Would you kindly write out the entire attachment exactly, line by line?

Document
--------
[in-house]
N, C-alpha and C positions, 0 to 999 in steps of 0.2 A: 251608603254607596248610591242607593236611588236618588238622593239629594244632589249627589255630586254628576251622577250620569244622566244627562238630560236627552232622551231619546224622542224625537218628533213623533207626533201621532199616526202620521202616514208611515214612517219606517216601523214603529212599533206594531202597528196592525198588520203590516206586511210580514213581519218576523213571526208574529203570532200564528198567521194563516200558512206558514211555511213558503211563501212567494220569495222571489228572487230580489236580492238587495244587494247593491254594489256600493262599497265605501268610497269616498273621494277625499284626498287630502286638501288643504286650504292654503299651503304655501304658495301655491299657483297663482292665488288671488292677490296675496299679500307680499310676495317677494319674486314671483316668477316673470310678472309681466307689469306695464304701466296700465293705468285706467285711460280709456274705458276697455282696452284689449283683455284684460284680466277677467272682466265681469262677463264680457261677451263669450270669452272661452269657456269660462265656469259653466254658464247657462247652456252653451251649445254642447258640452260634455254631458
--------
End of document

[in-house]
N, C-alpha and C positions, 0 to 999 in steps of 0.2 A: 251608603254607596248610591242607593236611588236618588238622593239629594244632589249627589255630586254628576251622577250620569244622566244627562238630560236627552232622551231619546224622542224625537218628533213623533207626533201621532199616526202620521202616514208611515214612517219606517216601523214603529212599533206594531202597528196592525198588520203590516206586511210580514213581519218576523213571526208574529203570532200564528198567521194563516200558512206558514211555511213558503211563501212567494220569495222571489228572487230580489236580492238587495244587494247593491254594489256600493262599497265605501268610497269616498273621494277625499284626498287630502286638501288643504286650504292654503299651503304655501304658495301655491299657483297663482292665488288671488292677490296675496299679500307680499310676495317677494319674486314671483316668477316673470310678472309681466307689469306695464304701466296700465293705468285706467285711460280709456274705458276697455282696452284689449283683455284684460284680466277677467272682466265681469262677463264680457261677451263669450270669452272661452269657456269660462265656469259653466254658464247657462247652456252653451251649445254642447258640452260634455254631458